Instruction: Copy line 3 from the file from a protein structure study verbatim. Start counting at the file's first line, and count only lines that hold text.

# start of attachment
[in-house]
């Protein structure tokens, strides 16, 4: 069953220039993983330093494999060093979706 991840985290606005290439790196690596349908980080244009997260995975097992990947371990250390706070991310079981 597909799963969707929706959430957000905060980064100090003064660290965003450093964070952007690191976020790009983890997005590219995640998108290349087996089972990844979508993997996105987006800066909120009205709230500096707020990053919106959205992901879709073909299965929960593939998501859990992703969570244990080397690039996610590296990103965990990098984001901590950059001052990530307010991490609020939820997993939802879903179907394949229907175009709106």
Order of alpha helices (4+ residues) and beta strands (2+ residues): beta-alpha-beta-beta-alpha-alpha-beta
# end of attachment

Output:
Order of alpha helices (4+ residues) and beta strands (2+ residues): beta-alpha-beta-beta-alpha-alpha-beta